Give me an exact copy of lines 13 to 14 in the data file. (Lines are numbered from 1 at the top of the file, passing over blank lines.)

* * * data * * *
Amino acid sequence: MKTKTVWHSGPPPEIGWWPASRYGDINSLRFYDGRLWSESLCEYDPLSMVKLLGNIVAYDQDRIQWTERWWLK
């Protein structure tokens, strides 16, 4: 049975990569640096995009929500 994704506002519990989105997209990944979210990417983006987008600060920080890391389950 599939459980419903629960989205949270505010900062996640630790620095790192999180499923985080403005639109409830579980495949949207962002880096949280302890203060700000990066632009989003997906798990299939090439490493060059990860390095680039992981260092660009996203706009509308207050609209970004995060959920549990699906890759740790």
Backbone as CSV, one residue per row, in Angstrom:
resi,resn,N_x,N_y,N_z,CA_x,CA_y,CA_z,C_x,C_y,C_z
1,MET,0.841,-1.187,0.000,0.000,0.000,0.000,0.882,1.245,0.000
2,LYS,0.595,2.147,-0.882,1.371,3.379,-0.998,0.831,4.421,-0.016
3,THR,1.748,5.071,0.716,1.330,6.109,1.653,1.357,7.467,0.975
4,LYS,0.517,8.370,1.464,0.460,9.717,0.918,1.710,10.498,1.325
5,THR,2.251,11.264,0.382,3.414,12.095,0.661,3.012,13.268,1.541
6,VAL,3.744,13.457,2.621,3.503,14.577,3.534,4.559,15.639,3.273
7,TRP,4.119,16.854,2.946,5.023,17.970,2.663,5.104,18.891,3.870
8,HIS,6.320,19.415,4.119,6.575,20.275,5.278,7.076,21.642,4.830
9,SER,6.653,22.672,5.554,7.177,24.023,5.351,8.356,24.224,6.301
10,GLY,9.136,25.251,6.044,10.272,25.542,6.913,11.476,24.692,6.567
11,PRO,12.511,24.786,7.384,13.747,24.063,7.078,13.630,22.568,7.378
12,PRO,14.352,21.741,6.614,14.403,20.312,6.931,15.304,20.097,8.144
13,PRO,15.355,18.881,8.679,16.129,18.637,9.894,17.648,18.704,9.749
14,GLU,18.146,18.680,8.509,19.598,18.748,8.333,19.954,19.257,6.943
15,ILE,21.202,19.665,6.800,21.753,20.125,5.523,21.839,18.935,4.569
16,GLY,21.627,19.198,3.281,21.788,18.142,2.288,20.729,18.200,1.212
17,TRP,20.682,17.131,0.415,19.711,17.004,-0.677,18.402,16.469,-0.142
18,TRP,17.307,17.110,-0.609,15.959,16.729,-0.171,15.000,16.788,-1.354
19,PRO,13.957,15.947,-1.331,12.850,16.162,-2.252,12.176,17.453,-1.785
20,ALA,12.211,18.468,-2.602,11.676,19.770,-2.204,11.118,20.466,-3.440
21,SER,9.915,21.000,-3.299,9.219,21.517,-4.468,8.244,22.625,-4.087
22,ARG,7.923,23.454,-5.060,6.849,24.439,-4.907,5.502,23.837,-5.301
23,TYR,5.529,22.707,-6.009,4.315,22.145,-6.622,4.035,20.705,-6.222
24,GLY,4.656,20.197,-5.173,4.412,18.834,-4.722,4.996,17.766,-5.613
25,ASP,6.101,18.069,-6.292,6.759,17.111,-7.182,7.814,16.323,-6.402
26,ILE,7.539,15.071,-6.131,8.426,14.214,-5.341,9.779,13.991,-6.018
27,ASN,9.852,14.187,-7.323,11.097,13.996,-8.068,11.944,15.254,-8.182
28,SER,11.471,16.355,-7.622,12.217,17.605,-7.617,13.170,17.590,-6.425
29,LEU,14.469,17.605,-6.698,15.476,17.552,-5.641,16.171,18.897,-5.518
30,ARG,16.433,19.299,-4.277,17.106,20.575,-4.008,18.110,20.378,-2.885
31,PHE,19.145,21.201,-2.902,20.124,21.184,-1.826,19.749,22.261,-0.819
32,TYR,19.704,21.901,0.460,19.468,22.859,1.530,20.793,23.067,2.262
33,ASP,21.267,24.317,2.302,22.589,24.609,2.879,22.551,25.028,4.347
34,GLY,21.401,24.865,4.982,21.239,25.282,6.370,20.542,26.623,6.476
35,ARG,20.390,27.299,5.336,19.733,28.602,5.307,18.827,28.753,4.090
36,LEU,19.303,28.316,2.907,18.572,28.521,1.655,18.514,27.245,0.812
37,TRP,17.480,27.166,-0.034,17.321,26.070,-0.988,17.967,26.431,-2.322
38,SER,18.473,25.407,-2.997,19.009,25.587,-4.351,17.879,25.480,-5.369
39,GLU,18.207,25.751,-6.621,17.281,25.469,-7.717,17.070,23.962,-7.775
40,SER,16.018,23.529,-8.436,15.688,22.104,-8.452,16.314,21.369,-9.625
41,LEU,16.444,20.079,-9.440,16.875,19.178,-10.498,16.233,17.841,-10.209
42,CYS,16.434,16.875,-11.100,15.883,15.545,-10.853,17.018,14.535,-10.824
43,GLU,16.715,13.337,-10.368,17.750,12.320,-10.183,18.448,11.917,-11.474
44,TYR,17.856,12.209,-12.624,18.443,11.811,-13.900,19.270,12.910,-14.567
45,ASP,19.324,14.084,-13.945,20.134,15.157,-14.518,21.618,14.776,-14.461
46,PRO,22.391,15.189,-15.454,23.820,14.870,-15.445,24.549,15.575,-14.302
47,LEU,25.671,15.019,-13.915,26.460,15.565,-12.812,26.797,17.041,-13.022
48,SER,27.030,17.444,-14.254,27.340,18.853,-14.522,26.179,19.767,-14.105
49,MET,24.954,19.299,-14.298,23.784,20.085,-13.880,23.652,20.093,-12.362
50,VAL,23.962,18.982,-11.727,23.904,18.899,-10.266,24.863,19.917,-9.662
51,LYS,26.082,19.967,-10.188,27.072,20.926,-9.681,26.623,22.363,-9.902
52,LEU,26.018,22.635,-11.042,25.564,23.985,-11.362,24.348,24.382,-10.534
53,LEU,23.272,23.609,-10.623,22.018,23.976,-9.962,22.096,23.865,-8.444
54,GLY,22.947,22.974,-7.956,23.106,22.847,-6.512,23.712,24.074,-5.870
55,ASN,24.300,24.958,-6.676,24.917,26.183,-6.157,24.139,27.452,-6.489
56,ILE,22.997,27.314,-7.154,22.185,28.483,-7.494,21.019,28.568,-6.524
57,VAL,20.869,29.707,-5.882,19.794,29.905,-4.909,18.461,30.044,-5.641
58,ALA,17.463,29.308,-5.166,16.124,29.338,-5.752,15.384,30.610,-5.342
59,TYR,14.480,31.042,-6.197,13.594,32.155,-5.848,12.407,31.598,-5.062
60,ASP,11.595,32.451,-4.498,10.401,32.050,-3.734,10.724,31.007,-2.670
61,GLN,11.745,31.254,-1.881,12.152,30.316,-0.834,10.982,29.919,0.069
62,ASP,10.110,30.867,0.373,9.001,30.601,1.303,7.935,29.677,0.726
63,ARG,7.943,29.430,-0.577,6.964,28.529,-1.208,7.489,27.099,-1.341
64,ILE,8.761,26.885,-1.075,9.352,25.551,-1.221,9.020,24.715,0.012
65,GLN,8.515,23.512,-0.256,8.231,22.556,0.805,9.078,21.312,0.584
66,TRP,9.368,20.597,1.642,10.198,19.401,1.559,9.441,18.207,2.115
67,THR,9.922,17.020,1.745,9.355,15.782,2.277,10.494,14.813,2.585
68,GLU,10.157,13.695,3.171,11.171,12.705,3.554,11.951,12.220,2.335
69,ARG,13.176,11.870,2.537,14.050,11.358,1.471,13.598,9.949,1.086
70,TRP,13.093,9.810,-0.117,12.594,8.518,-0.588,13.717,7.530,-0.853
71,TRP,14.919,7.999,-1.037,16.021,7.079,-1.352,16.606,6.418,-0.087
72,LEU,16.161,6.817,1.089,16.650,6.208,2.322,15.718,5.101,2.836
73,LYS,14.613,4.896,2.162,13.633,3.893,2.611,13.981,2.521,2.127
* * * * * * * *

9,SER,6.653,22.672,5.554,7.177,24.023,5.351,8.356,24.224,6.301
10,GLY,9.136,25.251,6.044,10.272,25.542,6.913,11.476,24.692,6.567